The Sound of Light

Ken and I were standing in the middle of a tree-lined street in St. Albert looking up at a gibbous moon. (like to use gibbous-a word Mary gave me-when I can) We were talking about northern-lights. Ken said that one time the lights were so bright, so full of movement, that they almost put the scare in him. It was like he had to duck. (He assured me this was not an early herb-enhanced experience.)

This is a great time of year for northern lights. Just the other night, Deb and I were driving home late from the country. The lights were so full of colour and tango that we had to stop and watch from the side of the road.

I remembered a time as a kid with some friends in the small hours just before dawn on a country road in Saskatchewan. Rivers of purple ribbon were veering and carving out pieces of sky. There were confluences of plasma, bright green rapids and the rush of white light. And I heard the lights.


When I was older and learned that the northern lights don’t make sounds, that in fact the physics of the aurora phenomenon doesn’t support any possibility of sound, I stopped hearing them. Electromagnetic waves, or natural radio waves, which are vibrations of electric and magnetic energy, the kind northern lights produce, are not audible. The extremely low frequencies of these natural radio waves have similar frequencies as sound waves, but they are two different wave species.

And of course the aurora borealis occurs a hundred or more miles off the ground, where, if there is any air, it’s probably too thin to adequately support the transmission of sound.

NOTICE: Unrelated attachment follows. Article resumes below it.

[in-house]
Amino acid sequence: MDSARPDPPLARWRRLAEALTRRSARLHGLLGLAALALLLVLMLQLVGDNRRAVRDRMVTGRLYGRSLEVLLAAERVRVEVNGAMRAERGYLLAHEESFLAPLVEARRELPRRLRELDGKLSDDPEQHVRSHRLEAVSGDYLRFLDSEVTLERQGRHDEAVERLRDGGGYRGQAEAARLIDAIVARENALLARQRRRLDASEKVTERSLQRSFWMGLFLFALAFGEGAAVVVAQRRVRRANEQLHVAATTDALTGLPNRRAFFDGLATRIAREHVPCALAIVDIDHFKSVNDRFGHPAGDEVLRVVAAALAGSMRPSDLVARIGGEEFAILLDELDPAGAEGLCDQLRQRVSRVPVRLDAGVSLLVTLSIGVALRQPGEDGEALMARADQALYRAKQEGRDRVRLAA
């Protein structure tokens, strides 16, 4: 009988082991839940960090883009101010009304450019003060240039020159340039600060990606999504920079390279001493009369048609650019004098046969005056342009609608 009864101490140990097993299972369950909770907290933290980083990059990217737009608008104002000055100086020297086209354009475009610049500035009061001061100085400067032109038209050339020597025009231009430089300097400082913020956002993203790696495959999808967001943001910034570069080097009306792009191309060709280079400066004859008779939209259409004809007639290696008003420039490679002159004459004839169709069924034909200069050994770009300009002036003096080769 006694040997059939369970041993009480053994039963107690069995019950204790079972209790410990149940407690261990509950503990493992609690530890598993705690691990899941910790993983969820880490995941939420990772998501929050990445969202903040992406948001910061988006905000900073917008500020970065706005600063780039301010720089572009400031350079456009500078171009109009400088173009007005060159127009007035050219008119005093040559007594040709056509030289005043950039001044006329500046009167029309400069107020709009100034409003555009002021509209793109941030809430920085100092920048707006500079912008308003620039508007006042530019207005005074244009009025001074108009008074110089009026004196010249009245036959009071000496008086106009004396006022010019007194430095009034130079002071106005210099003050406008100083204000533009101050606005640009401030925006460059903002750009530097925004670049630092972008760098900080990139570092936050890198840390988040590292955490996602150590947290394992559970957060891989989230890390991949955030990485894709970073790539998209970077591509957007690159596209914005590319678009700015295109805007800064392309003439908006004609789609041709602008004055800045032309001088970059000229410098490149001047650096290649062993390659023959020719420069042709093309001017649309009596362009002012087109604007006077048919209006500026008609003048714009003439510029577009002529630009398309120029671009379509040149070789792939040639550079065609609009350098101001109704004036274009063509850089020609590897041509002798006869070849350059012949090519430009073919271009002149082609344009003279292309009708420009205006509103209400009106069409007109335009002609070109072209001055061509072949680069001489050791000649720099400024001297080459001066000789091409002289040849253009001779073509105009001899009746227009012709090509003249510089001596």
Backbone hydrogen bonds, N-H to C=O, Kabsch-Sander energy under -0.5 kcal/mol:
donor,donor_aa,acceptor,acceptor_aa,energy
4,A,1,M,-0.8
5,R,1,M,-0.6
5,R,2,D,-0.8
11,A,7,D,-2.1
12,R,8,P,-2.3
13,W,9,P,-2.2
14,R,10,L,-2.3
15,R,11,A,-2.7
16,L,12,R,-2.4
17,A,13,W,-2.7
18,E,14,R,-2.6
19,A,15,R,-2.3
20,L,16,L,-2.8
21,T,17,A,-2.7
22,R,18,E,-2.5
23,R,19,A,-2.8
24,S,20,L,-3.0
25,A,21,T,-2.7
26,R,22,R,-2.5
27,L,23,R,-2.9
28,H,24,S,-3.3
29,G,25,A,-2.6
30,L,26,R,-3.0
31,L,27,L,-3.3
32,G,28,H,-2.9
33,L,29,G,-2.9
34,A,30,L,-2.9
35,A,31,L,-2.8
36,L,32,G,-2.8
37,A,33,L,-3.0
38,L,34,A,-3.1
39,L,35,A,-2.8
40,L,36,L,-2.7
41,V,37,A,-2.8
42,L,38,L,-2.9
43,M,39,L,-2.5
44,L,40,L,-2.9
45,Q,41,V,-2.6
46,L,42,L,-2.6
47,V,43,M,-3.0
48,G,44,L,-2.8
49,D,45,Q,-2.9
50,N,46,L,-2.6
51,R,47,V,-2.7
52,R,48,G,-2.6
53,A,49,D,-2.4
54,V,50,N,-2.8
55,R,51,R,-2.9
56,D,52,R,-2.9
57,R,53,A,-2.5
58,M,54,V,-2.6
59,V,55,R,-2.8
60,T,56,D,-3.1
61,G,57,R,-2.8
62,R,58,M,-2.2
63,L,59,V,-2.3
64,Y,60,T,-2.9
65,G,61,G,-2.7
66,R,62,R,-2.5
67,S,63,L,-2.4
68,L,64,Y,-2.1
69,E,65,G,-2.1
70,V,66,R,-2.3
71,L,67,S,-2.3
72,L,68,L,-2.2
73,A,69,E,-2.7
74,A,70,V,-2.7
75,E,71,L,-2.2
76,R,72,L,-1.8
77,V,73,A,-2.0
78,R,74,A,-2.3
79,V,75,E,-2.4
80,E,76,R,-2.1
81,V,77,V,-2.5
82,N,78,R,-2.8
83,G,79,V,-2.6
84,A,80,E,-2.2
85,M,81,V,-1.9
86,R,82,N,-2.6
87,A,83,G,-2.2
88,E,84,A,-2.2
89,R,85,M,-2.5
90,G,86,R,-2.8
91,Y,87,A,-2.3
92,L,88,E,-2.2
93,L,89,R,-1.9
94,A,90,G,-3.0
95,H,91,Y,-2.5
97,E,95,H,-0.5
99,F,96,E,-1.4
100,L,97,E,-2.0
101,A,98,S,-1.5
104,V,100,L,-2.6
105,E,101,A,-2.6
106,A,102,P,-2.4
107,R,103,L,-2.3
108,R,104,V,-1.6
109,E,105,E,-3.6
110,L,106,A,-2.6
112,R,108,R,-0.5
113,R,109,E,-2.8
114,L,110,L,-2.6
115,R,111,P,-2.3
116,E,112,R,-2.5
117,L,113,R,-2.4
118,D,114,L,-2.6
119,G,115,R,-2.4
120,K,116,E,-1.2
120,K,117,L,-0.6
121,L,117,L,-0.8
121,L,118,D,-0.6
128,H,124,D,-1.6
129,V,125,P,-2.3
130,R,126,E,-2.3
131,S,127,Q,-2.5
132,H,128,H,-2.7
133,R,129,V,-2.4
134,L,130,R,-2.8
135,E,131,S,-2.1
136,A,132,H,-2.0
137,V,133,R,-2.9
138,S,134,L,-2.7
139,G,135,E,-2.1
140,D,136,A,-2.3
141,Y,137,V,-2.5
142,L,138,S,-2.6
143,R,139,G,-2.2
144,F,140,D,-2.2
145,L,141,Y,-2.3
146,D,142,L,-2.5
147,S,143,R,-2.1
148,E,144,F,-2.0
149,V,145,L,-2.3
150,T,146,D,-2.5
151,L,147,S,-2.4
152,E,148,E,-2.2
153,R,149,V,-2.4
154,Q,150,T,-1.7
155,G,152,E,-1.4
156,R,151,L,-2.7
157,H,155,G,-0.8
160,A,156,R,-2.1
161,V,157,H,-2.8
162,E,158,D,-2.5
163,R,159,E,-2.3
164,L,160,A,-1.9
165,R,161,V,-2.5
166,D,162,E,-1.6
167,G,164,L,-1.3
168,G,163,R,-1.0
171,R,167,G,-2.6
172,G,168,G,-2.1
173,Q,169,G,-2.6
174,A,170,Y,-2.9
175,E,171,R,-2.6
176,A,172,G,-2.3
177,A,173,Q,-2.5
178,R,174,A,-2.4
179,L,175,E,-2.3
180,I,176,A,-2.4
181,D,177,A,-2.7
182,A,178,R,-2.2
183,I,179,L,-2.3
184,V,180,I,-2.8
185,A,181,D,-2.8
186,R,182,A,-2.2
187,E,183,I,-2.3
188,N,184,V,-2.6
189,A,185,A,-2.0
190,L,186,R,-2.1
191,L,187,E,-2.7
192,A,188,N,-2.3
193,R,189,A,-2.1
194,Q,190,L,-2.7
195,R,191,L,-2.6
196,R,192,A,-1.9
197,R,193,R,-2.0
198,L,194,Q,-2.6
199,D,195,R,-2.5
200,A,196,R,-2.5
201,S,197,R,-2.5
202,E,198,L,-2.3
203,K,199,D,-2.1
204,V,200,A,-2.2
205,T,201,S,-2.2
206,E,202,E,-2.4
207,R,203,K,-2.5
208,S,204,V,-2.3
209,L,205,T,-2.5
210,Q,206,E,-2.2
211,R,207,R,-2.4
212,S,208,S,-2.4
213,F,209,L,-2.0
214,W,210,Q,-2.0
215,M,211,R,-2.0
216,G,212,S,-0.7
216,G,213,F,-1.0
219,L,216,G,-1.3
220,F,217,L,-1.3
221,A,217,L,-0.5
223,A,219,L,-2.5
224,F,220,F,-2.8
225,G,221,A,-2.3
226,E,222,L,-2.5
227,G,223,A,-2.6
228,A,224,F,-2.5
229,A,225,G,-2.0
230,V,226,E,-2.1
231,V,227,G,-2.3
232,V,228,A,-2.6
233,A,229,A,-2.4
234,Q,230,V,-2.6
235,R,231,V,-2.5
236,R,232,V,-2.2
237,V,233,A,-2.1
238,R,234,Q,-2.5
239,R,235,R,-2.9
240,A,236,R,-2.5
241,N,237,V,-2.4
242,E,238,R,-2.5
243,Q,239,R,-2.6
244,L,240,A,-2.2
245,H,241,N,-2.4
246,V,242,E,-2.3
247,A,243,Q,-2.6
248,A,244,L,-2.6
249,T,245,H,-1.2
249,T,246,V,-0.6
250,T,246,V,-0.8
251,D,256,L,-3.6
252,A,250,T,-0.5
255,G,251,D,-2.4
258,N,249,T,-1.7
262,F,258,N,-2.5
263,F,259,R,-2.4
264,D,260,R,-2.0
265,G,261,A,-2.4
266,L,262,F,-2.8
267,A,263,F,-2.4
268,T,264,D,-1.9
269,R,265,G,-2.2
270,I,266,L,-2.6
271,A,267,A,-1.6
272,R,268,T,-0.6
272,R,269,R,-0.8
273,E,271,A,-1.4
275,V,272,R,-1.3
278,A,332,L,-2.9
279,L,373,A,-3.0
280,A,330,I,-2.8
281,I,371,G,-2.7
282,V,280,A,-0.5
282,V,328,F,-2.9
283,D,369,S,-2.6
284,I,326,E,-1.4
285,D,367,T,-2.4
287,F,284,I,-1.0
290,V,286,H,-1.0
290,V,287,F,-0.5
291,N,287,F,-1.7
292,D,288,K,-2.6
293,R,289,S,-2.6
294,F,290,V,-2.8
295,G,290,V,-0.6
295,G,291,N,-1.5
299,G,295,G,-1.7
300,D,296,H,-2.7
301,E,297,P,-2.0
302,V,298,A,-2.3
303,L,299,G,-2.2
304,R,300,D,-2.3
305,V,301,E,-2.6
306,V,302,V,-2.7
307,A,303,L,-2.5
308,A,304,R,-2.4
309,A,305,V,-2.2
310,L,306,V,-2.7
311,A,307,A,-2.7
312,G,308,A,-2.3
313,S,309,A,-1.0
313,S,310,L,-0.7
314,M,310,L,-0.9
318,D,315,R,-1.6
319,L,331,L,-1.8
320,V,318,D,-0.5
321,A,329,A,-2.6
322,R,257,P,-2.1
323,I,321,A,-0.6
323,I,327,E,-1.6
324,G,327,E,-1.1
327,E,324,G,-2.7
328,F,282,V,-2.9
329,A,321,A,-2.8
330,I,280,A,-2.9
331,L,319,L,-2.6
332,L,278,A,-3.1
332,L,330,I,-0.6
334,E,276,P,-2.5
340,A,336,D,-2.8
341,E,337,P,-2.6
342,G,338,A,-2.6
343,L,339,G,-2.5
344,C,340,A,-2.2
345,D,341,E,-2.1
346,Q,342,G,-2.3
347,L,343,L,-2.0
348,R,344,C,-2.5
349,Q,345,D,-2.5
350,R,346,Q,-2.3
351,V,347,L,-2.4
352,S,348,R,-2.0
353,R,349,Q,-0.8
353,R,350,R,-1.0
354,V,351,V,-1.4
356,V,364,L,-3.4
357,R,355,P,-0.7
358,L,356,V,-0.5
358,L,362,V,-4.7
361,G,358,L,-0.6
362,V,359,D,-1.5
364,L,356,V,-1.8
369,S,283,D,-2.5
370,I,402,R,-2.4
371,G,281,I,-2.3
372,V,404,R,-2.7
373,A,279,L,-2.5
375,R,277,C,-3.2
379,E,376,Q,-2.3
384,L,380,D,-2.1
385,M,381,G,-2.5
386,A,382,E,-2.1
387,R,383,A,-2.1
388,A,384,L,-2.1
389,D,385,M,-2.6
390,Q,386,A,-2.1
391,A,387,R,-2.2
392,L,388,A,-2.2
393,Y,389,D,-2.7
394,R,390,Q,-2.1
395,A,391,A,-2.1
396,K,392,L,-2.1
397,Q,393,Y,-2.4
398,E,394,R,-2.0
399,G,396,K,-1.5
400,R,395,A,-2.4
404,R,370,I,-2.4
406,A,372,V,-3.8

All this was valuable information that added something to my stock of natural world knowledge. But it took something away as well. It took away an immediacy of experience from future viewings. It reinforced the schooled notion that in order to truly understand something you need the proper distance; you need a platform outside of the event, subject or experience from where you can objectively observe.

I think this is the way we modern Western Christians view God and the cosmos. Instead of an experienced faithfulness of God leading us to trust, we begin with information as authoritative and try to move to trust and faith. This has been the approach of modernity and it has been a blight on Christian faith. When our allegiance to objectivity and literalism are transcribed on to our existential experiences of God, our light slowly dies. When our inner-self’s understanding of the Spirit and the Word is seduced by a systematic view of God, we miss the nuanced and relational.

continued… Find out why I actually did hear the lights.

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